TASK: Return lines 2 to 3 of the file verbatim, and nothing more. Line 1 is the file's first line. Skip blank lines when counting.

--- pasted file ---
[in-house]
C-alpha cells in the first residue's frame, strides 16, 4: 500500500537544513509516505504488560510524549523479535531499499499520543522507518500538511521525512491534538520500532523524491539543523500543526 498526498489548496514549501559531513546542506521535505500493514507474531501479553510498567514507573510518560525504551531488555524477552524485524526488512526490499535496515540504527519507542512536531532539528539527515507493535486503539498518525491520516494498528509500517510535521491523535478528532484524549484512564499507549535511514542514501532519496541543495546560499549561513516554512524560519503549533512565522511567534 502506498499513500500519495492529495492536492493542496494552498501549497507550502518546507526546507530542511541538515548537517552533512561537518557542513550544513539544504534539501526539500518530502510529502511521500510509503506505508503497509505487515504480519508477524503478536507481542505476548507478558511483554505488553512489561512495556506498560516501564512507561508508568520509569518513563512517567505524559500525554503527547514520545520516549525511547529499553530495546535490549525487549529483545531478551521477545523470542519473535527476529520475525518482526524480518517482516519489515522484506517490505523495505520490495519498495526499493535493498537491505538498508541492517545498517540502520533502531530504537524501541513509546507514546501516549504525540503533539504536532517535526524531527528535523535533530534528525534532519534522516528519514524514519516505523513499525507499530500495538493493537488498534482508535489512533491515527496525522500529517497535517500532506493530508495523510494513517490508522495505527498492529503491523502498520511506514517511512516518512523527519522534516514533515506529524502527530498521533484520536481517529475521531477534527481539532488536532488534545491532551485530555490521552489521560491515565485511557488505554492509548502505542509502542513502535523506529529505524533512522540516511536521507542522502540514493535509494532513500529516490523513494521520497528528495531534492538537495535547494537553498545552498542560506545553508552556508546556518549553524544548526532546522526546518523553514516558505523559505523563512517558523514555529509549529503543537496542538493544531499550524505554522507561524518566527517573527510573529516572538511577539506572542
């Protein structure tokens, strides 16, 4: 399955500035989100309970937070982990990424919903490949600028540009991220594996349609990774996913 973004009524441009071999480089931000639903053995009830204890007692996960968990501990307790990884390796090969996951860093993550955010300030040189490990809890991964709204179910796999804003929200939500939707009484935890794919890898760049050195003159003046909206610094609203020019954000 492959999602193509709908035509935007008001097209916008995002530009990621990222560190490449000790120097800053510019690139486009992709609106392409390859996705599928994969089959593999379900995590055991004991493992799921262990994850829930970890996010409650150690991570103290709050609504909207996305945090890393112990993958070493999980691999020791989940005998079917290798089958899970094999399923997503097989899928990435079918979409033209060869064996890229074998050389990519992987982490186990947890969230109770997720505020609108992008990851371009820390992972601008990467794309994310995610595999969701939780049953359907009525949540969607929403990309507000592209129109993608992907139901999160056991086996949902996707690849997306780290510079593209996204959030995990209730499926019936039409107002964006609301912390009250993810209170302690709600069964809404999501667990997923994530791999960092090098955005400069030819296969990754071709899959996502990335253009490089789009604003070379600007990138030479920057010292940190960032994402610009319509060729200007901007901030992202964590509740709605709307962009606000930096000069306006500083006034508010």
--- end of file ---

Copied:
C-alpha cells in the first residue's frame, strides 16, 4: 500500500537544513509516505504488560510524549523479535531499499499520543522507518500538511521525512491534538520500532523524491539543523500543526 498526498489548496514549501559531513546542506521535505500493514507474531501479553510498567514507573510518560525504551531488555524477552524485524526488512526490499535496515540504527519507542512536531532539528539527515507493535486503539498518525491520516494498528509500517510535521491523535478528532484524549484512564499507549535511514542514501532519496541543495546560499549561513516554512524560519503549533512565522511567534 502506498499513500500519495492529495492536492493542496494552498501549497507550502518546507526546507530542511541538515548537517552533512561537518557542513550544513539544504534539501526539500518530502510529502511521500510509503506505508503497509505487515504480519508477524503478536507481542505476548507478558511483554505488553512489561512495556506498560516501564512507561508508568520509569518513563512517567505524559500525554503527547514520545520516549525511547529499553530495546535490549525487549529483545531478551521477545523470542519473535527476529520475525518482526524480518517482516519489515522484506517490505523495505520490495519498495526499493535493498537491505538498508541492517545498517540502520533502531530504537524501541513509546507514546501516549504525540503533539504536532517535526524531527528535523535533530534528525534532519534522516528519514524514519516505523513499525507499530500495538493493537488498534482508535489512533491515527496525522500529517497535517500532506493530508495523510494513517490508522495505527498492529503491523502498520511506514517511512516518512523527519522534516514533515506529524502527530498521533484520536481517529475521531477534527481539532488536532488534545491532551485530555490521552489521560491515565485511557488505554492509548502505542509502542513502535523506529529505524533512522540516511536521507542522502540514493535509494532513500529516490523513494521520497528528495531534492538537495535547494537553498545552498542560506545553508552556508546556518549553524544548526532546522526546518523553514516558505523559505523563512517558523514555529509549529503543537496542538493544531499550524505554522507561524518566527517573527510573529516572538511577539506572542
């Protein structure tokens, strides 16, 4: 399955500035989100309970937070982990990424919903490949600028540009991220594996349609990774996913 973004009524441009071999480089931000639903053995009830204890007692996960968990501990307790990884390796090969996951860093993550955010300030040189490990809890991964709204179910796999804003929200939500939707009484935890794919890898760049050195003159003046909206610094609203020019954000 492959999602193509709908035509935007008001097209916008995002530009990621990222560190490449000790120097800053510019690139486009992709609106392409390859996705599928994969089959593999379900995590055991004991493992799921262990994850829930970890996010409650150690991570103290709050609504909207996305945090890393112990993958070493999980691999020791989940005998079917290798089958899970094999399923997503097989899928990435079918979409033209060869064996890229074998050389990519992987982490186990947890969230109770997720505020609108992008990851371009820390992972601008990467794309994310995610595999969701939780049953359907009525949540969607929403990309507000592209129109993608992907139901999160056991086996949902996707690849997306780290510079593209996204959030995990209730499926019936039409107002964006609301912390009250993810209170302690709600069964809404999501667990997923994530791999960092090098955005400069030819296969990754071709899959996502990335253009490089789009604003070379600007990138030479920057010292940190960032994402610009319509060729200007901007901030992202964590509740709605709307962009606000930096000069306006500083006034508010």